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From Barnes & NobleHe Did It His Way
My ears were still ringing as I sat down in a deserted newsroom, closed my eyes, and tried to think about nothing for a brief moment. It was two o'clock in the morning on November 2, 1993, two hours since a raspy-voiced Rudy Giuliani appeared on the stage of the Hilton Hotel and claimed victory in his campaign to seize the mayoralty from David Dinkins. For the first time all night there was quiet, except for the sound of a young staffer a few feet away from me, quietly sobbing at her desk.
I opened my eyes to watch her, an angelic-looking beauty barely out of grad school, dissolved in tears. That night, in the grand ballroom of the Sheraton Hotel, she'd watched the city's kind and grandfatherly mayor slide into defeat. All the idealists he'd brought to power watched as the dream borne of the election of the city's first black mayor came to a dismal end.
I'd been two blocks north and one block west that night, reporting from Giuliani headquarters. Cops, firemen -- anyone with a gripe about Dinkins -- stood around waiting nervously for the results. When a giant screen flashed a photograph of Rudy Giuliani and the words "PROJECTED WINNER" beneath it, the hushed crowd suddenly erupted in a deafening roar.
In the dramatic currents that were sweeping the city that night, it didn't seem unusual that an aspiring journalist, of all people, should be weeping. That night, the hopes and dreams of millions of New Yorkers, many of them black, were vanquished.
But for the rest of us, something profound was happening in New York City. Rudy Giuliani was promising that he would not just govern New York City but save it. And the city was dying.
For the next seven years, I watched with amazement as Giuliani did battle, sometimes with his enemies, often with himself. A journalist finds a subject who captivates him just a few times in a lifetime, and the new mayor soon grabbed hold of my attention, and my imagination. I didn't realize for years that I would feel the need to sit down and write a book about all I'd seen, but in retrospect the decision seemed inevitable.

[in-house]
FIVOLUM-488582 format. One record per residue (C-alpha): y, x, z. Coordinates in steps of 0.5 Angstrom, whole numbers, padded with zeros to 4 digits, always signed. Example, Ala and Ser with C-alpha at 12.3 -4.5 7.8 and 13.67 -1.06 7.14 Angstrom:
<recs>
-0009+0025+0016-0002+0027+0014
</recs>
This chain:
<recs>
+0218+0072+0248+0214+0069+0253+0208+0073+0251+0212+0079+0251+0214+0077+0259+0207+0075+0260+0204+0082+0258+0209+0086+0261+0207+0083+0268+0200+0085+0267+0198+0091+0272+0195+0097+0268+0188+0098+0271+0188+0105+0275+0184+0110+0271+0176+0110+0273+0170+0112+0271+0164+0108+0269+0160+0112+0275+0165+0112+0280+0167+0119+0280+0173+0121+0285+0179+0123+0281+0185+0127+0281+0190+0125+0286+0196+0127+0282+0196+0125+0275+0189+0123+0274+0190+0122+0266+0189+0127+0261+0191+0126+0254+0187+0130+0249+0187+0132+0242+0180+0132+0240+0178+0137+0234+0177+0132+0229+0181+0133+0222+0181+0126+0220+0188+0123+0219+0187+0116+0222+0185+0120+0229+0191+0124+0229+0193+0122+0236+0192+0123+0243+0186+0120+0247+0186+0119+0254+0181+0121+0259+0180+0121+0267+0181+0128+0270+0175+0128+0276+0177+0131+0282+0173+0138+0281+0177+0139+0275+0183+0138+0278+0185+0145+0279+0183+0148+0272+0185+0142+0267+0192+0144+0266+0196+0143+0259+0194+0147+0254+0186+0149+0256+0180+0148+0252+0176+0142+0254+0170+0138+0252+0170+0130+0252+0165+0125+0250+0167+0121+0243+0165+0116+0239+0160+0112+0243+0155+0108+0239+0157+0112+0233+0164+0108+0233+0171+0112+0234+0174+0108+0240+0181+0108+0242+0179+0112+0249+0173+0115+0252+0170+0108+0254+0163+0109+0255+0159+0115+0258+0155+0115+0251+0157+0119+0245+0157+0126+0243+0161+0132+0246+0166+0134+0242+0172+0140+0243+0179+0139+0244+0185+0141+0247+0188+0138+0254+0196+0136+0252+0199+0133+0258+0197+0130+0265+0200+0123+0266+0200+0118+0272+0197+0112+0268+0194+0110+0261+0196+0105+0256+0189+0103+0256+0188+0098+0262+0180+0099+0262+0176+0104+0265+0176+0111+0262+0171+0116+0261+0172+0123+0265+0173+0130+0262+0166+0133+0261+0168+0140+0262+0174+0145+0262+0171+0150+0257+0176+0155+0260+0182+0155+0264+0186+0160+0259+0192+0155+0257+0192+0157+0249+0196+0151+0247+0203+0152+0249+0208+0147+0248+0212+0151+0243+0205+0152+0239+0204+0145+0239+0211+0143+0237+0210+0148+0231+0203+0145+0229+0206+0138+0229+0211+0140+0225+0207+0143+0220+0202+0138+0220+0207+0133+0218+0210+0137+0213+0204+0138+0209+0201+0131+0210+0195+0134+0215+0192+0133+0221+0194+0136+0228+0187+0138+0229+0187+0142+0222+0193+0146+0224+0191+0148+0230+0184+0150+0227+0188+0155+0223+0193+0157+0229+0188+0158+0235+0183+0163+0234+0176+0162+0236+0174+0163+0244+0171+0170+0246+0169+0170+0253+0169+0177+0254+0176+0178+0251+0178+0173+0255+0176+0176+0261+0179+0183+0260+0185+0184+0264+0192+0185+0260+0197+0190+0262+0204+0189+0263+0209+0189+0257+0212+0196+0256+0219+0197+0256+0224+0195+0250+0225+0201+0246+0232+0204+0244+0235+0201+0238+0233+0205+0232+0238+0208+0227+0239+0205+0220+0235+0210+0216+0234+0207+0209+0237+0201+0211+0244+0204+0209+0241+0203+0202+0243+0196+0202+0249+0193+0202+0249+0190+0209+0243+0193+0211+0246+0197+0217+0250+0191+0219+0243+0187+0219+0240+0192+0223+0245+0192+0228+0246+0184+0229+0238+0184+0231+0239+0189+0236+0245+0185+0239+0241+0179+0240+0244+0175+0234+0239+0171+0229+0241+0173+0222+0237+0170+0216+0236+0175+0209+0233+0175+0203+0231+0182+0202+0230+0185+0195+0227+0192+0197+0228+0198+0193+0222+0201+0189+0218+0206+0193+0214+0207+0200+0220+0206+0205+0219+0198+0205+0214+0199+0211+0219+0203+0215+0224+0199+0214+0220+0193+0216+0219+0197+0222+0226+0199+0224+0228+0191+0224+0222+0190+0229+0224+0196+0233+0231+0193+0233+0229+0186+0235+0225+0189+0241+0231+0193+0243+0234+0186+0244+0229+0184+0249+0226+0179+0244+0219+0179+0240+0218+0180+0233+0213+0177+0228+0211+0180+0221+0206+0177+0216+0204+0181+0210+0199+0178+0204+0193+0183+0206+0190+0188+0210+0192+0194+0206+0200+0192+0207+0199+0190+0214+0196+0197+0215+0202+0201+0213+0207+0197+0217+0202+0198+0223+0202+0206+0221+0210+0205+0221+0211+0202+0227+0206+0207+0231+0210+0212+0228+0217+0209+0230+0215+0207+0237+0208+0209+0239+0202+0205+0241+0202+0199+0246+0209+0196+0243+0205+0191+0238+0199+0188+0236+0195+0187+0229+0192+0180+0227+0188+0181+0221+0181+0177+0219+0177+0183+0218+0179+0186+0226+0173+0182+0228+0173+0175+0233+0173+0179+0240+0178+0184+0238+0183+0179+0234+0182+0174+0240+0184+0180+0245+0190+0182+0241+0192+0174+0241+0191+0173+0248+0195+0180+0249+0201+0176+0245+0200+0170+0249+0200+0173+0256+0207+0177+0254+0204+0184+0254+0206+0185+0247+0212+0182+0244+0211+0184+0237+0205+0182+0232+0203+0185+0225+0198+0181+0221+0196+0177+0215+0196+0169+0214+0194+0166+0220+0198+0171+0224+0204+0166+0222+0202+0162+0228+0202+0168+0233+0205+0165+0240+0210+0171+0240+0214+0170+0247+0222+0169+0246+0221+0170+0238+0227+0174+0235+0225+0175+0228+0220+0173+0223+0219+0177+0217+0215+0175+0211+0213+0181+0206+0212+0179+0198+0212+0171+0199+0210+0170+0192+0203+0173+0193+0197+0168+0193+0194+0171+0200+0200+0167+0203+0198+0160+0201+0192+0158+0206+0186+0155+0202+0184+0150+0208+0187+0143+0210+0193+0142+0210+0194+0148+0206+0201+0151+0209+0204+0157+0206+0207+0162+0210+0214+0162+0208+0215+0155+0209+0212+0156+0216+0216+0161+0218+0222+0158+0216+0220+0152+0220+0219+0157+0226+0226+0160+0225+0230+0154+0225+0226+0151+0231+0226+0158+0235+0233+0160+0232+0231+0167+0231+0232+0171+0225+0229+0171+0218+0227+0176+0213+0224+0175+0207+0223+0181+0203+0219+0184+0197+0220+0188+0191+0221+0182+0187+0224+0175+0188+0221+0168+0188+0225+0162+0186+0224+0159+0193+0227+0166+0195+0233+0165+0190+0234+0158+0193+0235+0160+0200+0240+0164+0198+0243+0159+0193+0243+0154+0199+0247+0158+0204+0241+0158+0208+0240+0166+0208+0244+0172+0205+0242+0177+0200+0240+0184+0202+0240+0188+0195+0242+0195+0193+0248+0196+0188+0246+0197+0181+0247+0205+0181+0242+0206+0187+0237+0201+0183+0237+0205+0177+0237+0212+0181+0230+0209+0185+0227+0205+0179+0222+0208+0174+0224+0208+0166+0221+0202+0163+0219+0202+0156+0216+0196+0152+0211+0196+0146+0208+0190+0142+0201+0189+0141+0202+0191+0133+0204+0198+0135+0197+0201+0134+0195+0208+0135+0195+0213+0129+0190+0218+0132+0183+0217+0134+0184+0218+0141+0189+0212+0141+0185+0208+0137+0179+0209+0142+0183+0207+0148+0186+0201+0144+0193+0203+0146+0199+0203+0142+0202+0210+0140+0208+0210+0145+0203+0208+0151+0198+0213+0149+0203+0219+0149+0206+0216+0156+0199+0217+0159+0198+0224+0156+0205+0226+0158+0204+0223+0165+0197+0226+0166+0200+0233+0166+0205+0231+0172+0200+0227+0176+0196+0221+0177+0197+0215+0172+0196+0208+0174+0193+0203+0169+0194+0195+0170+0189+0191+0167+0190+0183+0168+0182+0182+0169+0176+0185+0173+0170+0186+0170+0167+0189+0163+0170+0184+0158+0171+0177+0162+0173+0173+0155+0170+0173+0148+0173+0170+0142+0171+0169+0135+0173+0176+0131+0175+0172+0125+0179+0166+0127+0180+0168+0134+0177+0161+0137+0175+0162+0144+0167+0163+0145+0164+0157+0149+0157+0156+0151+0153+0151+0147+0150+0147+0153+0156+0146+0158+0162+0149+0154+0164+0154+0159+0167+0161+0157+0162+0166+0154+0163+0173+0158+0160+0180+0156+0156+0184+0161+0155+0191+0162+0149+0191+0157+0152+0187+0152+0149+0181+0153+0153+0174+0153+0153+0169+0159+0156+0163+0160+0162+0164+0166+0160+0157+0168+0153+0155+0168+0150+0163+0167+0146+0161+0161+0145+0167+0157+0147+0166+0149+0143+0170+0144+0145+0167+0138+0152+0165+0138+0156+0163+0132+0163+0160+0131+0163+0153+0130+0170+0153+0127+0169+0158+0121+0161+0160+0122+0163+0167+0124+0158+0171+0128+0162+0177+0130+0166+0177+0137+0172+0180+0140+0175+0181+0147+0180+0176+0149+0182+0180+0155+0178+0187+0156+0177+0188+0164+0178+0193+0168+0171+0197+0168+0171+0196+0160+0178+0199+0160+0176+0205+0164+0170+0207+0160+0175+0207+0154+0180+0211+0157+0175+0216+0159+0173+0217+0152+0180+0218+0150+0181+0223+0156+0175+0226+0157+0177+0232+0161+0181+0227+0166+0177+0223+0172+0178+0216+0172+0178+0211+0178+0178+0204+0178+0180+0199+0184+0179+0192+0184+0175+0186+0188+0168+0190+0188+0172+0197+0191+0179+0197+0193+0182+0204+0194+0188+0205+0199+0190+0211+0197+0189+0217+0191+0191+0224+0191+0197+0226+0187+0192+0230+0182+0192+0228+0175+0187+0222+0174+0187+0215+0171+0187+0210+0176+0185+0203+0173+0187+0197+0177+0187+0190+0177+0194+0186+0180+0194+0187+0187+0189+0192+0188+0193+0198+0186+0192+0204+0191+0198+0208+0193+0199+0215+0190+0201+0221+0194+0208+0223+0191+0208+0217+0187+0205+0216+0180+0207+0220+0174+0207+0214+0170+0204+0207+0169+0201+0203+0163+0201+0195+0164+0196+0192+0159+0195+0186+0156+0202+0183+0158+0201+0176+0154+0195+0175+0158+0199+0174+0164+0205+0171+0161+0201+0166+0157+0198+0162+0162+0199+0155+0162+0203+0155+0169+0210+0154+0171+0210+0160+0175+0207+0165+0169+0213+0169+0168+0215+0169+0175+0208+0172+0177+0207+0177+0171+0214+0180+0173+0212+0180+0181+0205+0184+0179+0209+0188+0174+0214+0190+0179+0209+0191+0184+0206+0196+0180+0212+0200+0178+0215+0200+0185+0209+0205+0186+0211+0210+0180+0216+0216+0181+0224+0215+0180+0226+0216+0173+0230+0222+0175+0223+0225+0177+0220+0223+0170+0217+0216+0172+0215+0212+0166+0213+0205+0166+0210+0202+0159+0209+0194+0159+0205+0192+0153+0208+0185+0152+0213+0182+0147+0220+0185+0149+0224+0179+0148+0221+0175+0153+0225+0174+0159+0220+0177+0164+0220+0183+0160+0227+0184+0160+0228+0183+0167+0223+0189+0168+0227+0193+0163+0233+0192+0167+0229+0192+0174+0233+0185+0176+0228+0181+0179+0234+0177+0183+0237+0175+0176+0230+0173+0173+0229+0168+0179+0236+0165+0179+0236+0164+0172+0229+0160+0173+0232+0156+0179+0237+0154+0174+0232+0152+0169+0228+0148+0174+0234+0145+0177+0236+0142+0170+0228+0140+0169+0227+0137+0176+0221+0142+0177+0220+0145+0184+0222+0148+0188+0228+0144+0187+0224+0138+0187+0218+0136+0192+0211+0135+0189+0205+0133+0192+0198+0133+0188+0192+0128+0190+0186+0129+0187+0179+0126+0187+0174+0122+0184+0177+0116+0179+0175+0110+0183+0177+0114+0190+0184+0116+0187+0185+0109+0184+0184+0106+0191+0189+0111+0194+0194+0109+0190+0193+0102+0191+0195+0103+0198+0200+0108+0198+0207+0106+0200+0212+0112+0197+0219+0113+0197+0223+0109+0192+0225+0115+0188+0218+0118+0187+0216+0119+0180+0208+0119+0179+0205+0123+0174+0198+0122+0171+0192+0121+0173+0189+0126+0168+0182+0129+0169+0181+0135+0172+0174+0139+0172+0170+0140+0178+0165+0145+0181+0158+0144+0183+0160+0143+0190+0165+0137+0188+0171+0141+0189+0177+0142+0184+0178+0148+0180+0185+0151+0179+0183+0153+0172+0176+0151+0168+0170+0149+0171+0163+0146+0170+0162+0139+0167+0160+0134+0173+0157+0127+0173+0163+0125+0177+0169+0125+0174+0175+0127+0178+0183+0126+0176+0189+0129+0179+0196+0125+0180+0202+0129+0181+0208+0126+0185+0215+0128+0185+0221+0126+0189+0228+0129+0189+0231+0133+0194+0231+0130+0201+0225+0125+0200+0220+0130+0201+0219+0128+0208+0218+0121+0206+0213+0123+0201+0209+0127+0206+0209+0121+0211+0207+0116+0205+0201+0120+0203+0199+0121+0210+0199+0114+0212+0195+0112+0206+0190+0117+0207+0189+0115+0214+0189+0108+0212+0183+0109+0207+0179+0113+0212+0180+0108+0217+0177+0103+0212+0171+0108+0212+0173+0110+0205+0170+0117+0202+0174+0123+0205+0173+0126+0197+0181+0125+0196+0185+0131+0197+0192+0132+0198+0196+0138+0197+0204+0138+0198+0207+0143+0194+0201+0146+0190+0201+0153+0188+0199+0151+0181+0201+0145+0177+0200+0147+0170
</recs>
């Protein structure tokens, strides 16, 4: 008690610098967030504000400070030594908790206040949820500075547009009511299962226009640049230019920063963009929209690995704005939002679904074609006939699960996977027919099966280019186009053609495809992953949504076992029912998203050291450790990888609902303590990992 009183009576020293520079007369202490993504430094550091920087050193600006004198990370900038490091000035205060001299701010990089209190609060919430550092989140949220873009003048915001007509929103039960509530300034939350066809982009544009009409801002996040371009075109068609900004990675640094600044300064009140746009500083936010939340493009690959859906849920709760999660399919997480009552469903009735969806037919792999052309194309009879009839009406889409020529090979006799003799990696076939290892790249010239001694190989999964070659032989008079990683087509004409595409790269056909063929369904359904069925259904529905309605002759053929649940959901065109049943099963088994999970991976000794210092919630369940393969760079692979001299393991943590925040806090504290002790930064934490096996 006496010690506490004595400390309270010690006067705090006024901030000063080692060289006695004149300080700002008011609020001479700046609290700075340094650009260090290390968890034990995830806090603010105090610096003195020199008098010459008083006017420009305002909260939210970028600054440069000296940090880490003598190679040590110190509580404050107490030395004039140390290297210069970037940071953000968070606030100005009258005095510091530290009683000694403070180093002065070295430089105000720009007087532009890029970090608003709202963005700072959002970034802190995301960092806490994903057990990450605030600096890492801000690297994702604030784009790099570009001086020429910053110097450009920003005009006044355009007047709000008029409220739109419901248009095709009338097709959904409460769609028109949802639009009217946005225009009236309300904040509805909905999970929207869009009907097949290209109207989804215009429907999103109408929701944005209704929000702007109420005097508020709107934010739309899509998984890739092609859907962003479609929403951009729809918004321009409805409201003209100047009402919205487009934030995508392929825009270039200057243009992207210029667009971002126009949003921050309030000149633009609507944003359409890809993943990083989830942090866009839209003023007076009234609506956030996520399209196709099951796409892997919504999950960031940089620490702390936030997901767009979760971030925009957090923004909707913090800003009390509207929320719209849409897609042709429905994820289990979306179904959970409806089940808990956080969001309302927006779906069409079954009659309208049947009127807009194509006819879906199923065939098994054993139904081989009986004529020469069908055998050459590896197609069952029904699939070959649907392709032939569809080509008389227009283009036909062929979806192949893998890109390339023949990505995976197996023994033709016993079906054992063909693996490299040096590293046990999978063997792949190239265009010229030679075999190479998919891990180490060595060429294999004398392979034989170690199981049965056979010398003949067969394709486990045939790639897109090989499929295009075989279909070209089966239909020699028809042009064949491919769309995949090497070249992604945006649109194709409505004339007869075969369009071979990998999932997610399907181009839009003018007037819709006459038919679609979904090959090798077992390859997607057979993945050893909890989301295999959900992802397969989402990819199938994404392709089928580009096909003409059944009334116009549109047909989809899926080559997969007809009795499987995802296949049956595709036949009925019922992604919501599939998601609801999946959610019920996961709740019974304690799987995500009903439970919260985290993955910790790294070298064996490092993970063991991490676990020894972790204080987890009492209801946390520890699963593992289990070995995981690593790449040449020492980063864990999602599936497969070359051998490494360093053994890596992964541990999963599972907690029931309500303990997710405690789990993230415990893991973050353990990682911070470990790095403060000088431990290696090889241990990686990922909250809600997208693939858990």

Often, sitting with other reporters at the mayor's daily press briefing, I was less a journalist than a mesmerized spectator, blown away by the audacity, anger, and energy of a bizarre yet brilliant man determined to change the city. When Giuliani announced before a packed room of reporters and television cameramen that he'd decided to buck his own party's gubernatorial candidate and endorse Mario Cuomo, a villain to the Republicans, I almost began to cry from the enormity of the moment. I was like an opera fan surrendering to the bliss of a soaring aria: I was mesmerized by the drama of it all.
Giuliani specialized in moments like these. He enjoyed the build-up, the fevered speculation over his intentions, and the bombshell press conferences that would end these mini-dramas. It was like that at the end of his run for the Senate against Hillary Clinton. He seemed to take a perverse joy from self-destructing in so public a way, proudly parading his flame Judith Nathan up Second Avenue while his wife grieved over their deteriorating marriage. When he announced his withdrawal, he basked in the moment, even as his career was being -- in all likelihood -- irreparably damaged.
Former Mayor Ed Koch, who initially admired him, liked to say that Giuliani would never be a great mayor because he lacked the heart of a great mayor. But from a journalist's perspective, Giuliani was a great subject, no matter how flawed he was as a leader.